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Cedar Rapids

By
Cedar Rapid

© Rex Features / FoxSearch / Everett

As The Office's Andy 'The 'Nard Dog' Bernard, Ed Helms is chief sycophant to Steve Carell's blundering boss Michael Scott, while on the silver screen he's served as the straight foil to Zach Galifianakis in The Hangover. The actor, whose big break came as a correspondent on The Daily Show, just about has the market cornered in playing put-upon beta males. In Miguel Arteta's Cedar Rapids, he's walking a familiar path as insurance agent Tim Lippe, a thirtysomething who's never so much as set foot outside of his hometown. This makes for a side-splittingly funny and surprisingly moving fish-out-of-water tale when his boss Bill Krogstad (Stephen Root) dispatches him to Iowa to reclaim the prestigious 'Two Diamonds' award at an insurance convention.

After losing his father at a young age and seeing his mother pass away while he was a teen, Tim has spent his years anchored to the town of Brown Valley, Wisconsin. Krogstad is the harsh, paternal figure in his life and his relationship with former teacher Marcy (Sigourney Weaver), who he meets for a weekly bedroom rendezvous, provides cringey Oedipal overtones. This juggling of workplace and personal strife is something Mike Judge expertly mined in Office Space (a film also starring Root), and with Cedar Rapids Arteta tips his hat to Judge's expert brand of everyman comedy. The presence of Alexander Payne (Sideways) as a producer also hints towards the film's tone.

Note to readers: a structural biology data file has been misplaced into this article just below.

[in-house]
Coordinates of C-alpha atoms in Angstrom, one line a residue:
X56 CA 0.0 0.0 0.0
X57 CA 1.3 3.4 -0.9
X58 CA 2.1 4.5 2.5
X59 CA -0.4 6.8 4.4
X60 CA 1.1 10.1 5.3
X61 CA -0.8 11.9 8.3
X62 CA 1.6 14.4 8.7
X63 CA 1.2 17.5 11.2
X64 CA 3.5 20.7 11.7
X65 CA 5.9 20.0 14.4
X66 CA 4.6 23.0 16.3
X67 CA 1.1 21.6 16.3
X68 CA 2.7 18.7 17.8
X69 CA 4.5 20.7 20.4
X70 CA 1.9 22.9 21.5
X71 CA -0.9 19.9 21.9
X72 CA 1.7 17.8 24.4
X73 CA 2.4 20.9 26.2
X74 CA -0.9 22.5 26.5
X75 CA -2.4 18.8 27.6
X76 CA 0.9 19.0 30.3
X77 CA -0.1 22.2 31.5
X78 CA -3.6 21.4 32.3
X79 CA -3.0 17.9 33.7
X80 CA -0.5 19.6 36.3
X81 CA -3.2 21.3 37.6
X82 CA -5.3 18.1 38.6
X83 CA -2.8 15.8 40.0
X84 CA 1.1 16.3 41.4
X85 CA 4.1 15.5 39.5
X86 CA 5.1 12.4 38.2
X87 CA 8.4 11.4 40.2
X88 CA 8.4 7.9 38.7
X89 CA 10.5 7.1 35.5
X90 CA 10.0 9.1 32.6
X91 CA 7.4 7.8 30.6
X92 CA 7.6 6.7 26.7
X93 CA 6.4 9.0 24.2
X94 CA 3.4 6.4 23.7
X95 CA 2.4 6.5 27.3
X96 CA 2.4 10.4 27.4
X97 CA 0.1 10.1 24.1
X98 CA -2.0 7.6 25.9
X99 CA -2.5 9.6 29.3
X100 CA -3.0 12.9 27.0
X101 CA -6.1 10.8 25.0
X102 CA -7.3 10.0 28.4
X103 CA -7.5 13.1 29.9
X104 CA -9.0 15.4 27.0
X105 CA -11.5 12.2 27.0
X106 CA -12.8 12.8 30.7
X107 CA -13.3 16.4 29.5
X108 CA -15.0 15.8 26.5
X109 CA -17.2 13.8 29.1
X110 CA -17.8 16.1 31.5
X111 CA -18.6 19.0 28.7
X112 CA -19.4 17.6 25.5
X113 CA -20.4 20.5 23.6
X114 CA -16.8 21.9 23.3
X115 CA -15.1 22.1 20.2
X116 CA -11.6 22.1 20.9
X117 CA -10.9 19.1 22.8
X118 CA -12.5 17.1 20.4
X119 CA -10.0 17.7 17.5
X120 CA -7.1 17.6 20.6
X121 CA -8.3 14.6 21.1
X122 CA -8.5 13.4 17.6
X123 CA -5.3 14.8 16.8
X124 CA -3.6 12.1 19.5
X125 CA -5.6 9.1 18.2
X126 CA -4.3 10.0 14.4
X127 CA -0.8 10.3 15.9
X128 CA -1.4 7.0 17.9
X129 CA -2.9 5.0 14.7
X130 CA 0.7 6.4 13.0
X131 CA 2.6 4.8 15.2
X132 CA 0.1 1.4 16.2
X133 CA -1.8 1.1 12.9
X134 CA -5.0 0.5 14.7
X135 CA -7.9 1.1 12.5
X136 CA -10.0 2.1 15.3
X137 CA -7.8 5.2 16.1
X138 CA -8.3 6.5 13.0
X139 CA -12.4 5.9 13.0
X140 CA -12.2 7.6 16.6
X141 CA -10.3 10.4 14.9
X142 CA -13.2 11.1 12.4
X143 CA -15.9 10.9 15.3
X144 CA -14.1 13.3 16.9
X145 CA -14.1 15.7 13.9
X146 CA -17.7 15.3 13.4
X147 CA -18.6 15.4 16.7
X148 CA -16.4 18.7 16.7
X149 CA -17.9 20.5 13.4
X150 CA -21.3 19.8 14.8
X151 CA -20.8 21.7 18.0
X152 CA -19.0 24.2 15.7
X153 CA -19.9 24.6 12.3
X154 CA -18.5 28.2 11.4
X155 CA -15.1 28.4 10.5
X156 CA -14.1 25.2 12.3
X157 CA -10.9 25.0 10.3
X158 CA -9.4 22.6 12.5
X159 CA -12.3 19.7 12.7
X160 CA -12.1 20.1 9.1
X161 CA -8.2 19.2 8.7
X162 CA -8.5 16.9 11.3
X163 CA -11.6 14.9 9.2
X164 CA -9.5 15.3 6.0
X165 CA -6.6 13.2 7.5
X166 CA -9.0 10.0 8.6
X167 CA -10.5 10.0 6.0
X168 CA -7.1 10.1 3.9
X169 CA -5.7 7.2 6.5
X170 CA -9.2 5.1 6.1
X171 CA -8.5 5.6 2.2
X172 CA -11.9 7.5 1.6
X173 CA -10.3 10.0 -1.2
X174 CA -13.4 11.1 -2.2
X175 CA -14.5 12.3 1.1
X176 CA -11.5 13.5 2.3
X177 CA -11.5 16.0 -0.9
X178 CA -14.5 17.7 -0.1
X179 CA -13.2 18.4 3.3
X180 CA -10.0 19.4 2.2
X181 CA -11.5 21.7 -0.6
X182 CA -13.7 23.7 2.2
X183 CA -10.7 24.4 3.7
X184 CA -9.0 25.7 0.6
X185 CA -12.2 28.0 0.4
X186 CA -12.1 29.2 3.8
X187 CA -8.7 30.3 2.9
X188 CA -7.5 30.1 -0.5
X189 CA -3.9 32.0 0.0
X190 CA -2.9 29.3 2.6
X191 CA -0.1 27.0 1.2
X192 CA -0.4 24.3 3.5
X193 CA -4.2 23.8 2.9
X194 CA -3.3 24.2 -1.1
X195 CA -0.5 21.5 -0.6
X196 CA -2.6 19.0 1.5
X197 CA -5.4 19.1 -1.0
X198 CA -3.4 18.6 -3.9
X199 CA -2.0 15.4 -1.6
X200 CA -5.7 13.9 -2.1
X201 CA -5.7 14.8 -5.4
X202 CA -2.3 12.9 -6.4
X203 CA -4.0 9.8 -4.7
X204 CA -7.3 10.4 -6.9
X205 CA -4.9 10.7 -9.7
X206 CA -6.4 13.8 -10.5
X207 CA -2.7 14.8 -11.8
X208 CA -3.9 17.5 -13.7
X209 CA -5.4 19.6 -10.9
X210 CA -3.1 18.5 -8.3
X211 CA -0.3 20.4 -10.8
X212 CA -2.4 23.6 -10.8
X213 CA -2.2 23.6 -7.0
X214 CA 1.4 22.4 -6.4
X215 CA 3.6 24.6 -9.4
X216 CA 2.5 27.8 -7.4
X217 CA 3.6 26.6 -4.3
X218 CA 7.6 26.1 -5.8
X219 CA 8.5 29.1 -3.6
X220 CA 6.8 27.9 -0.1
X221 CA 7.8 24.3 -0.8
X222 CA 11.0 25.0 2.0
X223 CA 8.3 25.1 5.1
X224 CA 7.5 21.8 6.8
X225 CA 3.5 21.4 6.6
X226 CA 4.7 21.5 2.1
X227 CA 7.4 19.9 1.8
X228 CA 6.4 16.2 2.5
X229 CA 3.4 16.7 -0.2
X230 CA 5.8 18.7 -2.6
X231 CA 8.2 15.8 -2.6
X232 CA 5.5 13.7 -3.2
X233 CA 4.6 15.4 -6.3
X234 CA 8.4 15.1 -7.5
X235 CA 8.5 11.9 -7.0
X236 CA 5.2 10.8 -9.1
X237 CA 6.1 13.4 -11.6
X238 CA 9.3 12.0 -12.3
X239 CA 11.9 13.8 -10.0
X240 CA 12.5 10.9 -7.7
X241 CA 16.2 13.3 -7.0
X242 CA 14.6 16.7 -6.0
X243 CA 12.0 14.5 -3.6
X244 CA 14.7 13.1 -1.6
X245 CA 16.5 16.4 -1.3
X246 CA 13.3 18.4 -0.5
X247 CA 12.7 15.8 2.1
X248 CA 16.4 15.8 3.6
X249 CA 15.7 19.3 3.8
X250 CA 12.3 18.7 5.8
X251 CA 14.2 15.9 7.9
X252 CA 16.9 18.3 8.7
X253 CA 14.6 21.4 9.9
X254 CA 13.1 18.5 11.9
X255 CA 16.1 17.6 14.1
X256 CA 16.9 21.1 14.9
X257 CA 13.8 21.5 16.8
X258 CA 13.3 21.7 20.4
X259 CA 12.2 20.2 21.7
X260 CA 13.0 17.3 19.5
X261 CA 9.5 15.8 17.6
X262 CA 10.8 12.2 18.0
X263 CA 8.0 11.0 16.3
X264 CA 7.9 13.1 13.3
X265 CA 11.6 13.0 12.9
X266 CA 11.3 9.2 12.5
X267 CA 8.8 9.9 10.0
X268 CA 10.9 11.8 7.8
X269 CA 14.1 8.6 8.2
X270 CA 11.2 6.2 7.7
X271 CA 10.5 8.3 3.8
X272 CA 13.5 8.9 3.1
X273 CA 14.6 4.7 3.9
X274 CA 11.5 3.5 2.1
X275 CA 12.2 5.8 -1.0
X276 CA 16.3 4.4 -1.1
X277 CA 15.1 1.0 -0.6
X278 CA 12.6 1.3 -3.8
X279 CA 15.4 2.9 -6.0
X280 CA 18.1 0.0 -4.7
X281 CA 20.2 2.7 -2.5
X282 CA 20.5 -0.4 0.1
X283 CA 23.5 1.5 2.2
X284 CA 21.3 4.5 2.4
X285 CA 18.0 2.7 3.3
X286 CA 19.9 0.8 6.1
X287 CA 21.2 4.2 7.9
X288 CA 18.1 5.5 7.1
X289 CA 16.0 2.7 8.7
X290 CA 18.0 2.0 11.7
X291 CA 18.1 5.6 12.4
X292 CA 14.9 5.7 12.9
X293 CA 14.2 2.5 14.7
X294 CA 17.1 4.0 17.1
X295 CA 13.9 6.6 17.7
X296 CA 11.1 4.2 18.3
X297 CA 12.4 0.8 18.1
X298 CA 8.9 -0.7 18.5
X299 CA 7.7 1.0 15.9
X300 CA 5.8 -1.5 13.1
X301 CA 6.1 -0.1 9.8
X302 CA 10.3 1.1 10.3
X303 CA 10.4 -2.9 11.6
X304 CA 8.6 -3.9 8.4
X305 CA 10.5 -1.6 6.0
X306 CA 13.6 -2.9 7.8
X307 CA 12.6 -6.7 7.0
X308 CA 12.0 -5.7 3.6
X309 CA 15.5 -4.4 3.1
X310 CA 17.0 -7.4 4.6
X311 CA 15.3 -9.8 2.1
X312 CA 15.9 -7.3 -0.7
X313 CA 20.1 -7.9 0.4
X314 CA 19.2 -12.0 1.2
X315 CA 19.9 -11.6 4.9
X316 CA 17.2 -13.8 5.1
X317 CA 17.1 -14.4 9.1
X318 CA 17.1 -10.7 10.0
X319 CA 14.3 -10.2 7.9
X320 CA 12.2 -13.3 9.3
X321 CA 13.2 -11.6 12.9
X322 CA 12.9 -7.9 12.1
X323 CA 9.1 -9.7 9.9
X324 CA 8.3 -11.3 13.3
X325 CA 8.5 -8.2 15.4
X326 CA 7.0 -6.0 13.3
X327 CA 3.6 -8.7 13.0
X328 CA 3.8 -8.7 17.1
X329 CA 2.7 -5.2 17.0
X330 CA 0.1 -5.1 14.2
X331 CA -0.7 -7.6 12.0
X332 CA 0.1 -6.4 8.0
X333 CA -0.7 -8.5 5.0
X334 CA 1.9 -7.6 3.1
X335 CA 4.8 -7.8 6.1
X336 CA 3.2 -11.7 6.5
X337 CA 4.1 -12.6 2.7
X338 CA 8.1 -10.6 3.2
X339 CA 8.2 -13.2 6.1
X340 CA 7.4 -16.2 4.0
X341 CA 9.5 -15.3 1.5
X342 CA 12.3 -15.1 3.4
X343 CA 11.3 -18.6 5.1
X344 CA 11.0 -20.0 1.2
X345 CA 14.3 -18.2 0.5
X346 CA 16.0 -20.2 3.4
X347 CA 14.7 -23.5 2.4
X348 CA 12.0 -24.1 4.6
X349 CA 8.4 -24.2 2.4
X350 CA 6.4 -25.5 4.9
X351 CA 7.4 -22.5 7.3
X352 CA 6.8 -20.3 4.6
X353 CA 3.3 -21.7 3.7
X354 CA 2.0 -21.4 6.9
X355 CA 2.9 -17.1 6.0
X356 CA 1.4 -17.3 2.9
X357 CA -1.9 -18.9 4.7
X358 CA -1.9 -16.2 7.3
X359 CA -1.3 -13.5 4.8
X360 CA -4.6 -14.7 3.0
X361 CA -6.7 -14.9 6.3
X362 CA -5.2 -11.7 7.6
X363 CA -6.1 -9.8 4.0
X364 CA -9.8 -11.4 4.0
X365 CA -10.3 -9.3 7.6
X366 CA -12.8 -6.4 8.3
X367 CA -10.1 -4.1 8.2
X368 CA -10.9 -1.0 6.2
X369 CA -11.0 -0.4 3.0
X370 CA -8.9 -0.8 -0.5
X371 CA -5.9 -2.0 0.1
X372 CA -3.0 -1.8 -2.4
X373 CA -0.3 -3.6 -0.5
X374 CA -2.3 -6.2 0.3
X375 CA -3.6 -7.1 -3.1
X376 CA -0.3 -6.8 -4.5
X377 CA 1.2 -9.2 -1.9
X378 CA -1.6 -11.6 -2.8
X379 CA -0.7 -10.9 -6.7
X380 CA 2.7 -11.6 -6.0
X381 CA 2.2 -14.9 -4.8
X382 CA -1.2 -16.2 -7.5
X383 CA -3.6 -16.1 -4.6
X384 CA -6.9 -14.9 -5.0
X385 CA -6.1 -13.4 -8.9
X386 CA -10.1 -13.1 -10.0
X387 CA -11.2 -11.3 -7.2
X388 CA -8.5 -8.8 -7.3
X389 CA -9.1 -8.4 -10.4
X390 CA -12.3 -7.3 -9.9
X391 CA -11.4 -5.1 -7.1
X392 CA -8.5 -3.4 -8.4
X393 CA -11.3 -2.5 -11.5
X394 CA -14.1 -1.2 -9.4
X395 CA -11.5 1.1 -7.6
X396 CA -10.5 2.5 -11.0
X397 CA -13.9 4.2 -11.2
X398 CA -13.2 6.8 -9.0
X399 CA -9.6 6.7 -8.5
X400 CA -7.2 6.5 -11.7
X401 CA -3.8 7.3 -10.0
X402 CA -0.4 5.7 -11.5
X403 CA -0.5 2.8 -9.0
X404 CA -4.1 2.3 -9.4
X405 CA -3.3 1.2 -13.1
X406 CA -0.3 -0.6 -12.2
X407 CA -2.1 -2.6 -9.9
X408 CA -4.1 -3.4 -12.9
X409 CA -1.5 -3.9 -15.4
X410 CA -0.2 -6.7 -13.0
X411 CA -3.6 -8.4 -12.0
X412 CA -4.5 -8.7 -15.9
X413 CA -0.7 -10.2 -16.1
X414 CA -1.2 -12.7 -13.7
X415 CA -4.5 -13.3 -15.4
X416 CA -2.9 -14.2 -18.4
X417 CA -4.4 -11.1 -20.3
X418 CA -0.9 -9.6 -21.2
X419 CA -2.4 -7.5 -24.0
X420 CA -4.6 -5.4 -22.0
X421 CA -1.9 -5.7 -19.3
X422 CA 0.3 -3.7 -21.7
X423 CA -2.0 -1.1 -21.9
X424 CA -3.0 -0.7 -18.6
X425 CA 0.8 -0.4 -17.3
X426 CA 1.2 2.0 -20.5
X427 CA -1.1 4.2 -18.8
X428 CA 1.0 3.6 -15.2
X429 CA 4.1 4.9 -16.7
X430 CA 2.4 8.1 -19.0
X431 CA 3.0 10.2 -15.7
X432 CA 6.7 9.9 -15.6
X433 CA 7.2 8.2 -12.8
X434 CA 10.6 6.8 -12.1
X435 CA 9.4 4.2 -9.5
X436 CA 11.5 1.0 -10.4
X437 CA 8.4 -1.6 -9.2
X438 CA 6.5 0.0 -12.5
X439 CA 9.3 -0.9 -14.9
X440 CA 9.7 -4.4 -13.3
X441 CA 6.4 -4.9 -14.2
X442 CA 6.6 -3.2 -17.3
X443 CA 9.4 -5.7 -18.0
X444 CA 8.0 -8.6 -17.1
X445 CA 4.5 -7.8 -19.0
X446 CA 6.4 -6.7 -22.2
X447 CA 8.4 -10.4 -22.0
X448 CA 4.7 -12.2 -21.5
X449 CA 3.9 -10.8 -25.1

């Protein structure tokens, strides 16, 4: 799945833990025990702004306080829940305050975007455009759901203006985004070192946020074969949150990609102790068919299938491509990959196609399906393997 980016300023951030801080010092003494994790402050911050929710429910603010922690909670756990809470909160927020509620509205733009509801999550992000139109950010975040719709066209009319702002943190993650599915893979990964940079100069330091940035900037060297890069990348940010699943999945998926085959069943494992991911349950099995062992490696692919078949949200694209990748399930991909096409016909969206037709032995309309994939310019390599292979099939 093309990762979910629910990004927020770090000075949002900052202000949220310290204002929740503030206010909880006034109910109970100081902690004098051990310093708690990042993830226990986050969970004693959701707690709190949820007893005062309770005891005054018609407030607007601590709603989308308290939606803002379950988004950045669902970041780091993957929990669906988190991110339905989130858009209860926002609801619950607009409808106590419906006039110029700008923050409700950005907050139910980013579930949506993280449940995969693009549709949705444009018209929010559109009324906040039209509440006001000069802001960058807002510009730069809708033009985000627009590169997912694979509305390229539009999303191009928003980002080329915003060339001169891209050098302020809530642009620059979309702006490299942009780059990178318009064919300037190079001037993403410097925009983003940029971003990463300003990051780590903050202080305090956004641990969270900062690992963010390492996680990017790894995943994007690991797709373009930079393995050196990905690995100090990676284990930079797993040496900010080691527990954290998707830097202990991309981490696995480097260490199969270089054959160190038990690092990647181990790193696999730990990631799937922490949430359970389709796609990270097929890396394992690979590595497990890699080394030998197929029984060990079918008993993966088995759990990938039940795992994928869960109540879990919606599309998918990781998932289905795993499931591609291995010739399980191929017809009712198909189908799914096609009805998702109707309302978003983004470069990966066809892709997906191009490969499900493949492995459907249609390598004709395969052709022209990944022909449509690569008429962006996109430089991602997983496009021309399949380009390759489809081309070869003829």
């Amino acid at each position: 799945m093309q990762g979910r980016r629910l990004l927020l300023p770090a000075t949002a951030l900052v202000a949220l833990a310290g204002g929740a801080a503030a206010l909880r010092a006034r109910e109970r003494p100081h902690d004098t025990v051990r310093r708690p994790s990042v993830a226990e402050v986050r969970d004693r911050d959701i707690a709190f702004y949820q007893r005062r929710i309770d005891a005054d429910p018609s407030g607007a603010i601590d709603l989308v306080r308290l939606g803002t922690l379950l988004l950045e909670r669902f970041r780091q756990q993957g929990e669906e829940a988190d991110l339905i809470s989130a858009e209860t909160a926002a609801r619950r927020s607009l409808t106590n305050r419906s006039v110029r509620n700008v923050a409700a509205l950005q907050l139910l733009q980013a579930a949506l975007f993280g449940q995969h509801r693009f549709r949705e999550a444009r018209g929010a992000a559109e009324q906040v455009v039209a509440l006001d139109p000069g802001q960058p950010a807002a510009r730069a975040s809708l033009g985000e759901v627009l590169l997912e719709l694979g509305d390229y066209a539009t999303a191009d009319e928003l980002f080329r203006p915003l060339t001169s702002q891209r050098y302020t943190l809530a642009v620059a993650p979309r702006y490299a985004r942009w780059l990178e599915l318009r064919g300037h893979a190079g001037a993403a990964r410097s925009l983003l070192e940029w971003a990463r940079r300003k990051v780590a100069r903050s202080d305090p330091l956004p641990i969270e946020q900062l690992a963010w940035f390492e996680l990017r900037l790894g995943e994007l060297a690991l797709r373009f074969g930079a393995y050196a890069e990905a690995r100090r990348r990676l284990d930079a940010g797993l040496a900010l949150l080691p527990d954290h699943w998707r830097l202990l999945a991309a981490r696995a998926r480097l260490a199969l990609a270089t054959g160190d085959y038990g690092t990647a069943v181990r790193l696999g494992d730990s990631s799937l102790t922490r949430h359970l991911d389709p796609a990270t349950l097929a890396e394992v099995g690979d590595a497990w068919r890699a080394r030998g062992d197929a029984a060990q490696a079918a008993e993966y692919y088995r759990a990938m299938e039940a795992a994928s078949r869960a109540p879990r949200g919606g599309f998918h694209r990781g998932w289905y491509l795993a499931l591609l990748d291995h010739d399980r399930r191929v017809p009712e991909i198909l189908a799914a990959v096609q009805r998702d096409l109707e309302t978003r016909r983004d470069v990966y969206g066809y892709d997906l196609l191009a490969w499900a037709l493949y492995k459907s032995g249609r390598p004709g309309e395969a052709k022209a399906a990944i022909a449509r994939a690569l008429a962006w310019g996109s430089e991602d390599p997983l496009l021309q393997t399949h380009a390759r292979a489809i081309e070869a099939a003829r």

Tim's trip to the eponymous town sees him meet up with a trio of convention veterans, the brazen Dean 'Deanzie' Ziegler (John C. Reilly), mellow Ronald Wilkes (Isiah Whitlock Jr) and fun-seeking Joan Ostrowski-Fox (Anne Heche). It's Tim's bond with this trio that triggers his personal awakening and gives the film its emotional core. Helms's presence will instantly bring comparisons to The Hangover, but Phil Johnston's smart script keeps a steadier balance between crude humour and characterisation with substance. Each of the leads has a transformative moment of their own (fans of The Wire, prepare yourselves for Ronald!), but it's Tim's takedown of the corrupt insurance heads that's most satisfying. His zero-to-hero journey works because he always come across as a decent, albeit naïve and sheltered, person.

The supporting cast are uniformly excellent too, particular Reilly, whose blow-hard Deanzie gradually reveals a softer, empathetic side. His personality sums up the movie well, being brash and loud but having love and loyalty in his heart. Cedar Rapids is a touching movie about friendship, love, trust and acceptance. At 86 minutes it speeds by, but brevity can sometimes be a virtue in the age of bloated summer blockbusters. Cedar Rapids is a pleasure to watch for its short time up on the big screen.

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